The NHS and social care staff are proving they can come together in the ongoing COVID-19 pandemic.
Twitter and WhatsApp are incredible platforms to share information, but it is essential that health and care staff use other communication tools which will better support remote ways of working and care.
Staff know that using personal accounts to discuss sensitive work is prohibited in order to keep information secure and confidential, and even while using personal messaging accounts as published in IG guidance for NHS staff and guidance for social care, communication regarding response during COVID-19 should be done in other ways.
The NHS and NHSX have reached an agreement with Microsoft to allow social care providers and NHS staff that have NHSmail, to use Microsoft Team freely for an initial period of time.
The rollout of this programme means the way the NHS and social care teams work together will be transformed during the pandemic and beyond.
Some of the immediate benefits include supporting remote working between colleagues, audio and video meetings, file sharing and advice being exchanged between staff.
The NHS will offer support to staff to receive full explanations and training on how to use the service, and staff will also be able to access further information on the Microsoft website.
Although apps like Messenger and Whatsapp are used by many clinical teams across the country, they have their down side. Personal and work messages can interfere with one another, and switching off from work whilst at home is difficult. This pandemic can still last for many months, so using alternative ways of communication will prevent overloading staff and causing burnout.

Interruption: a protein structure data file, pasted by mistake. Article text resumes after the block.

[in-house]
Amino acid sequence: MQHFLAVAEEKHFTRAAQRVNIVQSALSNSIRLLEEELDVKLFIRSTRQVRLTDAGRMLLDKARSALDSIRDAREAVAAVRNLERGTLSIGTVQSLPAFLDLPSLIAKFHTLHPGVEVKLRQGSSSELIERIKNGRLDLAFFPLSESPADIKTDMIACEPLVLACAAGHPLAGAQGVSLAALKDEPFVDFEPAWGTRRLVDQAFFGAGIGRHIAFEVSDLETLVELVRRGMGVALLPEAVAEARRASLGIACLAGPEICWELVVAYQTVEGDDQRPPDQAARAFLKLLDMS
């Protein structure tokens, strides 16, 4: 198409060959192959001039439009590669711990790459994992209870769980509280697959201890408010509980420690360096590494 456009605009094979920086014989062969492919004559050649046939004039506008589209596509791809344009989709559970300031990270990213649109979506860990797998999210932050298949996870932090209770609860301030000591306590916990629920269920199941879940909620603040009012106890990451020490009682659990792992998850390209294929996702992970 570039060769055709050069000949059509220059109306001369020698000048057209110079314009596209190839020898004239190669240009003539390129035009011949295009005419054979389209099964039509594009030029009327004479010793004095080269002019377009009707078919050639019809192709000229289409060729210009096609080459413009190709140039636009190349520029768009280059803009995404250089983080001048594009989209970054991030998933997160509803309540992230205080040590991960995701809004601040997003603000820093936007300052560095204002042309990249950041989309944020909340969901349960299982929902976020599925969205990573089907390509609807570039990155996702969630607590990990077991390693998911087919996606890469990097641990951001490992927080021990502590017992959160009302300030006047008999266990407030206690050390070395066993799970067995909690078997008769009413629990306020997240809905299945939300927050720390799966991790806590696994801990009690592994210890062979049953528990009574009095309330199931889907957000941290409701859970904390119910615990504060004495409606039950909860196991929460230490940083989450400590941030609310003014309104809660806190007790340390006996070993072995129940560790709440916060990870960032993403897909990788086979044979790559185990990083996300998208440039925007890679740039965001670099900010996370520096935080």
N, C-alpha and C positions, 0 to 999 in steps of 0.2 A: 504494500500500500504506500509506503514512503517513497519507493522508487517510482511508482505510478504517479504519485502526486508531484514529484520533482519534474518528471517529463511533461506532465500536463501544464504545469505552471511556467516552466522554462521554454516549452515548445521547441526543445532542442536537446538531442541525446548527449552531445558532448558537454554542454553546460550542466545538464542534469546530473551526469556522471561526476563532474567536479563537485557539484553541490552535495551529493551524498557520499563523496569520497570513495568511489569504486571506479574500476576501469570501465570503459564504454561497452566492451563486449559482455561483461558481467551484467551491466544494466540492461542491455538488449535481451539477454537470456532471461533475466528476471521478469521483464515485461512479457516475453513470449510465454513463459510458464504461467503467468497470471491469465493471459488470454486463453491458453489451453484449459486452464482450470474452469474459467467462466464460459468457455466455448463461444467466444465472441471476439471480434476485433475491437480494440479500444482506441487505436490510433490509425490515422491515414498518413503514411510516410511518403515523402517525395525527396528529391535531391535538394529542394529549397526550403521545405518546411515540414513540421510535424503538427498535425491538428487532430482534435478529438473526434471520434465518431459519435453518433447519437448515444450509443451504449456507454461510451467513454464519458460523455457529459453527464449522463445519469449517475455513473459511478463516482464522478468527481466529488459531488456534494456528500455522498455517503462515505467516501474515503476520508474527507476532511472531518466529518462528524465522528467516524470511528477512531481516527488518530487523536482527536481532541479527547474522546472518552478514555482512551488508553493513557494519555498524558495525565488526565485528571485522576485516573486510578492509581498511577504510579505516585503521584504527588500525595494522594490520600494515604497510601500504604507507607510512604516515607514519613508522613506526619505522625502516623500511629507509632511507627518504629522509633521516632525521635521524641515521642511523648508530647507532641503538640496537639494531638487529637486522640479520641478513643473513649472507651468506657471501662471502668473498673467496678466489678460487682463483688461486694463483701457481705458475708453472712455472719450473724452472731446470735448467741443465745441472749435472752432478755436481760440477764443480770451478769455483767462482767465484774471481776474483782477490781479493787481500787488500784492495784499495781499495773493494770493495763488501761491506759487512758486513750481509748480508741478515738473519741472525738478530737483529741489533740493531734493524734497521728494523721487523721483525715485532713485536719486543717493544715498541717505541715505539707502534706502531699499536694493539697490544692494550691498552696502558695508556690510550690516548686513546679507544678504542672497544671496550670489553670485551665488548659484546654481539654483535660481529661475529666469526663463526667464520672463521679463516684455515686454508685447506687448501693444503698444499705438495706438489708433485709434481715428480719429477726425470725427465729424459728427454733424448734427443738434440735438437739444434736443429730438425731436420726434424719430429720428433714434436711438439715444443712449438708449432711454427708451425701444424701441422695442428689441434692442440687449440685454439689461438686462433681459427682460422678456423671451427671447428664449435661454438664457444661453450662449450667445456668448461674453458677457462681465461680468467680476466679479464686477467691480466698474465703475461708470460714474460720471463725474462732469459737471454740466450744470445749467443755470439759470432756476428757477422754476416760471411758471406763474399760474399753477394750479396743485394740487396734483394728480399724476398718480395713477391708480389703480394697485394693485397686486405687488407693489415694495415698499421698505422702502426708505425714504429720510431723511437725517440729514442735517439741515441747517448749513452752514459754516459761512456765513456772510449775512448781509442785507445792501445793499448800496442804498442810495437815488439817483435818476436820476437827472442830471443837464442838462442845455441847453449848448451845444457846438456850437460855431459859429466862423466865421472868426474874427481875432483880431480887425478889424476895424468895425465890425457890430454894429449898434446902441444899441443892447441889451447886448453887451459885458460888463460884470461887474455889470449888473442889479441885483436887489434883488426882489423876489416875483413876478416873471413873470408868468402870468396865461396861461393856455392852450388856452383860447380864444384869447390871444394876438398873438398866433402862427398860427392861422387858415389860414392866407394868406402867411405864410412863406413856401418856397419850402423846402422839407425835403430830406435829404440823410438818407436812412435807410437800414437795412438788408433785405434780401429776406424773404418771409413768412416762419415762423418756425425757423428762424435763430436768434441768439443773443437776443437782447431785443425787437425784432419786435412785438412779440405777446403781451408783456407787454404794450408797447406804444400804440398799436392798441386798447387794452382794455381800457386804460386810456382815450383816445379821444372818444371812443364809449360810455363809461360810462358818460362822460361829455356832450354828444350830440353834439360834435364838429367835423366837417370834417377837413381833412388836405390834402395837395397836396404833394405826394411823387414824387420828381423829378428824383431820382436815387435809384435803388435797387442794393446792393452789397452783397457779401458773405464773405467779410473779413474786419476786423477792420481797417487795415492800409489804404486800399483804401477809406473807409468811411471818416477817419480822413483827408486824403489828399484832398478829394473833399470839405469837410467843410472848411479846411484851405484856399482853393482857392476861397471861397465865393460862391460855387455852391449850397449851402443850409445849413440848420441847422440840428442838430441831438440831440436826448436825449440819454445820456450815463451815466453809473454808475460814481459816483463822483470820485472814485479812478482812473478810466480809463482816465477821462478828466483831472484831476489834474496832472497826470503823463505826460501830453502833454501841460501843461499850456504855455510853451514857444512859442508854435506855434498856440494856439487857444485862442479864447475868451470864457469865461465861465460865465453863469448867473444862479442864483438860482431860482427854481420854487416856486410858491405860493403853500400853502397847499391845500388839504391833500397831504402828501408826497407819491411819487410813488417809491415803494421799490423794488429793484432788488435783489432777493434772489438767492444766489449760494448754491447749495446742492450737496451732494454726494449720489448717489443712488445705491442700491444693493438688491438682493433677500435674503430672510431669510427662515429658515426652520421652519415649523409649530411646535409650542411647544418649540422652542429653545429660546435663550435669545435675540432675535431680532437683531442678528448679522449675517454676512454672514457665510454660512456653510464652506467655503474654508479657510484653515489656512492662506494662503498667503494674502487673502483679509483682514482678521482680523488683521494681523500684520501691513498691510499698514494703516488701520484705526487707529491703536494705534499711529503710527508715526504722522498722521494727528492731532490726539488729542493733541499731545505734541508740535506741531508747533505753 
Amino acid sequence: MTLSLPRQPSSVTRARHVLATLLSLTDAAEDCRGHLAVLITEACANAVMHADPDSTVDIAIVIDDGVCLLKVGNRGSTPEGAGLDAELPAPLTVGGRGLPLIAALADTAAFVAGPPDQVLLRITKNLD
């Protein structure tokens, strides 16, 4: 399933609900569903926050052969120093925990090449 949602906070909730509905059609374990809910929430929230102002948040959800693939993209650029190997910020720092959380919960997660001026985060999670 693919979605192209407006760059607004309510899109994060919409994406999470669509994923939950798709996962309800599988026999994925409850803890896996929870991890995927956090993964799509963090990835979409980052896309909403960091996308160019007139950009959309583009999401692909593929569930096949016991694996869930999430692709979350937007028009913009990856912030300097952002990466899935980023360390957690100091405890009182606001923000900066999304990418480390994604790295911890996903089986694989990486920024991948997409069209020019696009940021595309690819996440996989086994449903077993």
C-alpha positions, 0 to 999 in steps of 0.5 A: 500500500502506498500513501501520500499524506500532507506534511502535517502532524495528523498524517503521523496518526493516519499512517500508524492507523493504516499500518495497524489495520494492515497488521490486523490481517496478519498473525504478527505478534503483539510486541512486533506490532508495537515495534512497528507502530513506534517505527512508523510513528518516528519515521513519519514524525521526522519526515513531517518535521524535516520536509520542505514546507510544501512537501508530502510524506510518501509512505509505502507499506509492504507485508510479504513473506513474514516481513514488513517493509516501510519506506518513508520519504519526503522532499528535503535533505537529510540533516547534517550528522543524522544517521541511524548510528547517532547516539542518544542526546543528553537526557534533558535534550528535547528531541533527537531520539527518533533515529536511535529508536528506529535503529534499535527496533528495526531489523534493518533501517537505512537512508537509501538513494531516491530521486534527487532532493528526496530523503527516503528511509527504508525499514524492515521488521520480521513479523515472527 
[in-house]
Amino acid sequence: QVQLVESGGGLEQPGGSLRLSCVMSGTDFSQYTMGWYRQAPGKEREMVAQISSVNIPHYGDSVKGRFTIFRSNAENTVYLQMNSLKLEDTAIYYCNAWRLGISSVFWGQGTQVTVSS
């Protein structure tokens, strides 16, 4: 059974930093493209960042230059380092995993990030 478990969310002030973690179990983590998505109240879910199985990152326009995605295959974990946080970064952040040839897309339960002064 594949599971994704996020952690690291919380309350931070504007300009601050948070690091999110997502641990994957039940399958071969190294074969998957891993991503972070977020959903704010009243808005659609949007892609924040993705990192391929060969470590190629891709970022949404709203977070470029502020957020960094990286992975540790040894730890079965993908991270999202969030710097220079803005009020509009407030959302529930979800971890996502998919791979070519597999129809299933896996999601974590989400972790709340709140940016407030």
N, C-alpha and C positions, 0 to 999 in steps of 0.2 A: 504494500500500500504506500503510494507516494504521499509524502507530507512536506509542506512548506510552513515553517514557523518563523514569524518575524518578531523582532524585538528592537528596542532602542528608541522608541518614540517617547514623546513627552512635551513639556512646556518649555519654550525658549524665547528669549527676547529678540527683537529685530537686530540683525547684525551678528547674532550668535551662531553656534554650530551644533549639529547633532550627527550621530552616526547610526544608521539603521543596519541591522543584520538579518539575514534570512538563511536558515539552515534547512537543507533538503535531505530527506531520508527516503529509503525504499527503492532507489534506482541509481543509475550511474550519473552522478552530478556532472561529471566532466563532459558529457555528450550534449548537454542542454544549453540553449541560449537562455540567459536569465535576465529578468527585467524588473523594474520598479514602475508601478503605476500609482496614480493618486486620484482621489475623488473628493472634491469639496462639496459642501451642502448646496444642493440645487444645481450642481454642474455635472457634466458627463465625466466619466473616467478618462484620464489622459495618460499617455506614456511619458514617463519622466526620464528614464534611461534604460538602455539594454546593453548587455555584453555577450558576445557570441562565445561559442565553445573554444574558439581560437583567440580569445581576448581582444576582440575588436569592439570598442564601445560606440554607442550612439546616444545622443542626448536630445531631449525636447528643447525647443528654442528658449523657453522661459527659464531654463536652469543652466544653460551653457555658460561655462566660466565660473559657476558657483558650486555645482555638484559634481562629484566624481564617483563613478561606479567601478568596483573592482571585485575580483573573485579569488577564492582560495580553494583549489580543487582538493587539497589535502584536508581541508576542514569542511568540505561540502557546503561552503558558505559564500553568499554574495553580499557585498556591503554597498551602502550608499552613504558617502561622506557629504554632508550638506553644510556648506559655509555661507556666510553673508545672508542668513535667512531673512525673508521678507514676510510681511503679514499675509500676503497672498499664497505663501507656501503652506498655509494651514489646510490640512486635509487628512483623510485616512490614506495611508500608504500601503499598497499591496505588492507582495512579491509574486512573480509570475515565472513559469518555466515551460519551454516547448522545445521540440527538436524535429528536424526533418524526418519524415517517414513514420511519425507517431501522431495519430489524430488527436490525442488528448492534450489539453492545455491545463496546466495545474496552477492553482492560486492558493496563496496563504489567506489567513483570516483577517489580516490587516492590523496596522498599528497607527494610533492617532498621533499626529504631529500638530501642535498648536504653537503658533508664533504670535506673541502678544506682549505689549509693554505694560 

Dedicated task management and communication systems work very well and save a lot of time for staff as they don’t have to sift through loads of messages and information to get what they need regarding work. With the correct security settings in place, clinical data can be secure and safe and staff can switch off notifications when they are not at work.
As time during COVID-19 goes by, staff who are at home in self-isolation can also be used which will change the way the NHS work. This can be applied in two ways.
Firstly, digital ward rounds can be initiated with remote staff being able to do admin tasks which will free up other clinicians to provide individual care. Secondly, teams can make more timely decisions as images, information and virtual meetings will enable clinicians to save time by not having to travel across-site which will also reduce the spread of infection.
Giving all NHS staff and social care providers access to Microsoft Teams will enable all organisations immediate access to a user friendly and secure communication platform that can work on any smart device. The NHSX is also finding other messaging systems and simplifying the buying process to make communication in the medical field even more effective.
Following the implementation of the use of Microsoft Teams, the NHS is developing guidance for health and care to help set up the system in their respective areas. The resource will give advice on how to set up meetings, organise departments and how to use additional services like storage of documents.
These tools can potentially revolutionise the ways teams work during the COVID-19 pandemic by reducing the need of personal contact, protecting patients and curbing the spread of the virus.
Zelda has a keen interest in the UK health sector and, in particular, how technology can save people’s lives. She manages the busy content schedule here at Health Tech Digital and is an avid writer and researcher.